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Use singular or plural for the noun after 's.

Hi guys, I have a grammar question which has been bothering me for a long time, please let me know if this is inappropriate in this forum.

I cannot distinguish whether I should use a singular noun after 's, or a plural noun. For example:

The countries' ambassadors - I know it means 'the ambassadors of more than one country', but can it tell that one country has many ambassadors, or it means one country has one ambassador so many countries in total have many ambassadors?

2nd example:
James and Julie are a couple.
Their bank account - does it mean they share the same account, or it means each of them has only one bank account?
Their bank accounts - does it mean each of them has more than one bank account, or it means one member has one account, so a total of two members has two accounts?

3rd example:

James has James Pension 1 account and James Pension 2 account
Julie has Julie Pension 1 and Julie Pension 2.
If I want to refer to James Pension 1 and Julie Pension 1, should I use their respective pension 1 account/accounts?

Thank you very much.


  • @hfhua1949
    The countries' ambassadors
    This can only refer to a group of more than one people, each of whom is an ambassador of a country. Since countries is plural, we know that at least two of those people are ambassadors of different countries. The smallest possible size for this group is two ambassadors of two countries — but it could be much, much larger.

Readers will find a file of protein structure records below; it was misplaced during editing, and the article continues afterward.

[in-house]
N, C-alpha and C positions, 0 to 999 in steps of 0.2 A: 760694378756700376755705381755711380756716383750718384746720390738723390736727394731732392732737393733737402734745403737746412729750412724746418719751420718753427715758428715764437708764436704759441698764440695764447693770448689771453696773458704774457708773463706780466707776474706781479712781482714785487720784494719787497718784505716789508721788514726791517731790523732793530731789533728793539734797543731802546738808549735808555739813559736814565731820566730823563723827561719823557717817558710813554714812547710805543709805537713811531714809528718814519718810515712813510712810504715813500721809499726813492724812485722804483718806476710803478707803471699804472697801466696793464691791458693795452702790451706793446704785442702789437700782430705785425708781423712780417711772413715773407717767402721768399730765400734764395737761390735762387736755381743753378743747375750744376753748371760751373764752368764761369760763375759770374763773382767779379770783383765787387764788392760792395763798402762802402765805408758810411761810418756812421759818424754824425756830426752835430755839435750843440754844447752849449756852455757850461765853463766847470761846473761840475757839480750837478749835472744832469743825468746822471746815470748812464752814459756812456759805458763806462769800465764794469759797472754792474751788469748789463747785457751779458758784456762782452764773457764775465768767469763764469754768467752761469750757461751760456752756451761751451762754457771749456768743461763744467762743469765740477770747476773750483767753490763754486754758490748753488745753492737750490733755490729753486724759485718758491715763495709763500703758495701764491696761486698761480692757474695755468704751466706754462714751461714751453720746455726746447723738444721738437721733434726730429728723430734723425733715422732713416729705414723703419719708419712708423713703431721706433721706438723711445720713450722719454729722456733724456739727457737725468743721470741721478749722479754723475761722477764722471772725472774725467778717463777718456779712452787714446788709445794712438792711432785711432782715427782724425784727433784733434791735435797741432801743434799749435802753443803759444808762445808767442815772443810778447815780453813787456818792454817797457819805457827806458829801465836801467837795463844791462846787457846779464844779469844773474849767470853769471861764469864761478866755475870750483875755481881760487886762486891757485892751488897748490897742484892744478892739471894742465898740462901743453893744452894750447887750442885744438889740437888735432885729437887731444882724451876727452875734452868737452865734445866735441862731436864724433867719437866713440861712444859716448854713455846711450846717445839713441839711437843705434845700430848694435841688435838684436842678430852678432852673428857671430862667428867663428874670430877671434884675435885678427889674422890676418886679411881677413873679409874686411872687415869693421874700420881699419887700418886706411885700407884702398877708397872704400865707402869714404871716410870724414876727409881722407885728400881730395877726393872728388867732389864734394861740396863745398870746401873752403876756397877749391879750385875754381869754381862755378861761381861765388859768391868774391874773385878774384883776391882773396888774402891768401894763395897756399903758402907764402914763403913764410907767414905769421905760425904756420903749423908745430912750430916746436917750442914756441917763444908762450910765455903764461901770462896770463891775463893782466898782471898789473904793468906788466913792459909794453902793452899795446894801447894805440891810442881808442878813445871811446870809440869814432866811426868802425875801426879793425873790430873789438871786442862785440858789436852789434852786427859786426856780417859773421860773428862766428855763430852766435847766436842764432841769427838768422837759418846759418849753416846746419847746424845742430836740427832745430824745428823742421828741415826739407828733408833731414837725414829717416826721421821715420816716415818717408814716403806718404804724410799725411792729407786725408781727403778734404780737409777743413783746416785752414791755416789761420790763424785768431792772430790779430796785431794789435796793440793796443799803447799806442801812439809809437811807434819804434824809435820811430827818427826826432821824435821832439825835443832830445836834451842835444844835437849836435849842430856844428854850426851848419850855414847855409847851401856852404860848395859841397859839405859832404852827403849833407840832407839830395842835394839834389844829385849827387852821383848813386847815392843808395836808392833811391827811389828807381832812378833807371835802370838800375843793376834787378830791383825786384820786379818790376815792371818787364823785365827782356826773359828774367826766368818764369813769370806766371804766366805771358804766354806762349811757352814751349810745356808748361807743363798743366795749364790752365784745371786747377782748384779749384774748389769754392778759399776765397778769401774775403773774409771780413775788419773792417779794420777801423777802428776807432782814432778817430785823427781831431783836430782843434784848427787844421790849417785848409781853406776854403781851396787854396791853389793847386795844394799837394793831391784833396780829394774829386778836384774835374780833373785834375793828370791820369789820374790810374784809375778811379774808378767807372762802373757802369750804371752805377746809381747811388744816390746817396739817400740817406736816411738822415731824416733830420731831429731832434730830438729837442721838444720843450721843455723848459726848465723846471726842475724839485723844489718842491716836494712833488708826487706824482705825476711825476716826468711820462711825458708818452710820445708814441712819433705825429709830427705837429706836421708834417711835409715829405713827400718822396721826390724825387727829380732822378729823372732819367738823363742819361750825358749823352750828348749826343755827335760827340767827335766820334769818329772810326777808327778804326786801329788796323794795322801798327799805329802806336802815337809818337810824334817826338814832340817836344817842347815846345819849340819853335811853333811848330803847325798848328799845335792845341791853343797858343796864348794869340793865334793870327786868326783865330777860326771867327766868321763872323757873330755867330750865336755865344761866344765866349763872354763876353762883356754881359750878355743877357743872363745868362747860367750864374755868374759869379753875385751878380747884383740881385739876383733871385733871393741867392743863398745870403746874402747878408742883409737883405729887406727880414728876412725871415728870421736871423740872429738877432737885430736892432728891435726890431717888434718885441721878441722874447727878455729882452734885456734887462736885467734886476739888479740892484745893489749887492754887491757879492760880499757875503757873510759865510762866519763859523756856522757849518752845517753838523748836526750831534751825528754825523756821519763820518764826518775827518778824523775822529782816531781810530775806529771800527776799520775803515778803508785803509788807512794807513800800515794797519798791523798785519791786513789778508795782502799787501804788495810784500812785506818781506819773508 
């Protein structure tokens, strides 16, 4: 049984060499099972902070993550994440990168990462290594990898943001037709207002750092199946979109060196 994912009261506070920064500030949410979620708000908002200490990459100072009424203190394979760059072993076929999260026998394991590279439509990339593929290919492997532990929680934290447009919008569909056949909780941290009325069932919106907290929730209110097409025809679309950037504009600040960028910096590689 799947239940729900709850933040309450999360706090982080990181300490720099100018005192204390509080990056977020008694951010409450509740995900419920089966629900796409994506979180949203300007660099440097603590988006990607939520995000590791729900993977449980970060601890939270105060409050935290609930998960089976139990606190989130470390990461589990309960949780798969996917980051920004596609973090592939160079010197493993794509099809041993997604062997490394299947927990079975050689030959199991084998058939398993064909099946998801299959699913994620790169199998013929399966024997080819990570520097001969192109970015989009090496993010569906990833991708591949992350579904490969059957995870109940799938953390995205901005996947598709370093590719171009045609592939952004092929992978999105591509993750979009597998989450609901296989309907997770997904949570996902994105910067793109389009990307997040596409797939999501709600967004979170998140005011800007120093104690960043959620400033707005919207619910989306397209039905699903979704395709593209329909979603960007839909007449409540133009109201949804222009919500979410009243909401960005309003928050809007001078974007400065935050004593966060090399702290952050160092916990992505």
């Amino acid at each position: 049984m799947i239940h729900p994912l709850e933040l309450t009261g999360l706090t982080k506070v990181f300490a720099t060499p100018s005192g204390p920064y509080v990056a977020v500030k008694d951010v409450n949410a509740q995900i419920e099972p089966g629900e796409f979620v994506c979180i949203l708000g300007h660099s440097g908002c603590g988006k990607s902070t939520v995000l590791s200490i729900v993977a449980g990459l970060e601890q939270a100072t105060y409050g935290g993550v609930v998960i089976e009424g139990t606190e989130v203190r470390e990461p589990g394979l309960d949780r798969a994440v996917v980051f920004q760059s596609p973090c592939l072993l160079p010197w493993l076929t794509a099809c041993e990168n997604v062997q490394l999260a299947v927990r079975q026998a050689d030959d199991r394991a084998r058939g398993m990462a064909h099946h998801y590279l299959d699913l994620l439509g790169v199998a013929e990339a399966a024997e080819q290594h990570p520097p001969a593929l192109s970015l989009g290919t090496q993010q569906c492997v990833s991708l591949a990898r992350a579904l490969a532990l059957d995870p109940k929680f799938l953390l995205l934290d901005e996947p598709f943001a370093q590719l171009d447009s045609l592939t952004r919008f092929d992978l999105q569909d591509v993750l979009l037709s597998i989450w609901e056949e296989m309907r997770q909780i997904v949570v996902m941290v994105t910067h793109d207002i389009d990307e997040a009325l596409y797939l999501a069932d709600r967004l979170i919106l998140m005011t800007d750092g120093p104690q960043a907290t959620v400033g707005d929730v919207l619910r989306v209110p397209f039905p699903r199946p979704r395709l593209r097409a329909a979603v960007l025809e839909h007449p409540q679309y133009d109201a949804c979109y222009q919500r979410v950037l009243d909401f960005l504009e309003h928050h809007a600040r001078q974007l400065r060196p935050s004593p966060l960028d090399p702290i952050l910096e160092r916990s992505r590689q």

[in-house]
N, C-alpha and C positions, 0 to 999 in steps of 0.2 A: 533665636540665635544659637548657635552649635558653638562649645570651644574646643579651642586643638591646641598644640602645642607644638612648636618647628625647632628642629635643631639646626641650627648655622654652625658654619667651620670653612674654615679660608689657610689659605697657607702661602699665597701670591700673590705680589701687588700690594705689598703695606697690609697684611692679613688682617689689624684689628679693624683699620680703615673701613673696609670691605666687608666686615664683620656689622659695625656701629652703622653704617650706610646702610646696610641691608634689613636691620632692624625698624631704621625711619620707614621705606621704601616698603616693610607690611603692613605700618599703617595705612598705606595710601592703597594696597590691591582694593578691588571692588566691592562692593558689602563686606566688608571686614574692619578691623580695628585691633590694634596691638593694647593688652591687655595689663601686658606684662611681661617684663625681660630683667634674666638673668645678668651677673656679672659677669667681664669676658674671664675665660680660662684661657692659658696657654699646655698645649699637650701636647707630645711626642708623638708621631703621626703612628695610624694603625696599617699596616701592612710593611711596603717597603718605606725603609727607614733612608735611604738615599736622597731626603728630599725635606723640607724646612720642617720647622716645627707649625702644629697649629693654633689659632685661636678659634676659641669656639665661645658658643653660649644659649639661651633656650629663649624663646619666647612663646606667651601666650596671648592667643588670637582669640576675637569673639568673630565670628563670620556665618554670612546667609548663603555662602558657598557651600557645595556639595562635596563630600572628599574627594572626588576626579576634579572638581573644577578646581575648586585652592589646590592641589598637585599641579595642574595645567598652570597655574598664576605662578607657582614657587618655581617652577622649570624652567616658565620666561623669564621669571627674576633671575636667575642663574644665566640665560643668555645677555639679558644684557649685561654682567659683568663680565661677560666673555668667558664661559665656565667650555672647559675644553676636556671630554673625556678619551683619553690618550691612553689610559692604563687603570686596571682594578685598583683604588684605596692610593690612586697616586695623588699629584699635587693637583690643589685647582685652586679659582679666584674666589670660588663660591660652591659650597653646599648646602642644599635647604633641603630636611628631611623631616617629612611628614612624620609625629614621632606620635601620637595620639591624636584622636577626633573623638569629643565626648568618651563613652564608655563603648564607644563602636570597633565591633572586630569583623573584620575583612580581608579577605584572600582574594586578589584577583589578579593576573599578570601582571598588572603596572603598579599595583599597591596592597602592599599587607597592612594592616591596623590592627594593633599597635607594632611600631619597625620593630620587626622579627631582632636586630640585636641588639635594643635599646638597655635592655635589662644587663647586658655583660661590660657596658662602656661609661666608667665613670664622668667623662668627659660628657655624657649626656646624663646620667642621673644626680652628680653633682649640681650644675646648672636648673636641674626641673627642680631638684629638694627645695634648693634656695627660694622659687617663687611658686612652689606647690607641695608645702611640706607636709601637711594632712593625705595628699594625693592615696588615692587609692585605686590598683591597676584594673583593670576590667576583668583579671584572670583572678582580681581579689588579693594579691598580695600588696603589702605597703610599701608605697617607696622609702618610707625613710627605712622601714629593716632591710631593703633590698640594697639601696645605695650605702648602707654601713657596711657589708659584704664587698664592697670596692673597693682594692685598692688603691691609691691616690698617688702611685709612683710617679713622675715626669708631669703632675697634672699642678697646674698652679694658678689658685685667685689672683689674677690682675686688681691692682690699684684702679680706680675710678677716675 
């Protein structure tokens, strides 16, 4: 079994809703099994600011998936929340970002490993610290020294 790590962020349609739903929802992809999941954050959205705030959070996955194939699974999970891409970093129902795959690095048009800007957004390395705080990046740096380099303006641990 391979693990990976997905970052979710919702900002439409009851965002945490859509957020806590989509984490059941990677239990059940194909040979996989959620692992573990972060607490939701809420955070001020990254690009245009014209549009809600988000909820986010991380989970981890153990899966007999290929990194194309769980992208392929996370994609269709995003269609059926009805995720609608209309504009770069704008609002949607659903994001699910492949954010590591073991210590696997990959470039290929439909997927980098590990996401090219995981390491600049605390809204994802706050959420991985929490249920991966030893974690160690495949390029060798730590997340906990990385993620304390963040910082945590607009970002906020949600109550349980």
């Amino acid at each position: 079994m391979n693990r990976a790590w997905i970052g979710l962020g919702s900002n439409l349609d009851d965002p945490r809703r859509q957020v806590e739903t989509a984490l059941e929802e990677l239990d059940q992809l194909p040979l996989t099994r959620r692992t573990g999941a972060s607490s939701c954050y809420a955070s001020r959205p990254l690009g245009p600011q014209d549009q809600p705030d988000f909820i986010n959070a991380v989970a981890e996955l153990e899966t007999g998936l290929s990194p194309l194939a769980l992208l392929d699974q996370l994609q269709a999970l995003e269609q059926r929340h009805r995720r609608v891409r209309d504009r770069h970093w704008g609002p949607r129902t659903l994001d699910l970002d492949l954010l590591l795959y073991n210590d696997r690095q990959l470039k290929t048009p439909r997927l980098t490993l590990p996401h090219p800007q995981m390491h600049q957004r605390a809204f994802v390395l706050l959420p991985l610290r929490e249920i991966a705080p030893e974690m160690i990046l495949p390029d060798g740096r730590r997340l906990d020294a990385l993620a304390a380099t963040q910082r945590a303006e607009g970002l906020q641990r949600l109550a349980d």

Their bank account
    This will normally refer to a single joint account.
    However, in a particular style in a particular context it may have a different reference.
    This is because of the use of they as an INDEFINITE PRONOUN.

    In formal old-fashioned written English, you could write
    Now James and Julie can each put £100 into his bank account.
    This is, of course, a ridiculous way of referring to Julie. Many would now write
    Now James and Julie can each put £100 into his or her bank account.
    But in speech and in informal writing many could express the same idea as
    Now James and Julie can each put £100 into their bank account.

    Their bank accounts
    This is the more natural way of referring to two individual accounts.
    Now James and Julie can put £100 into their bank accounts. (without the word each)

    Their Pension One account(s)
    This is no different in principle.
    It's perfectly normal to say or write
    Every three months, James and Julie transfer £100 into their Pension One accounts.
    But in speech or informal writing, some could express the same idea as
    Every three months, James and Julie each transfer £100 into their Pension One account.

    Note that while their account/their Pension One account can refer to two accounts in these examples it doesn't communicate whether the reference is to one account or two.
    Now James and Julie can each put £100 into their bank account
    may equally refer to a joint account.
    Every three months, James and Julie each transfer £100 into their Pension One account
    is less likely to refer to a joint account, but this is nothing to do with grammar — simply the way that pension providers operate.

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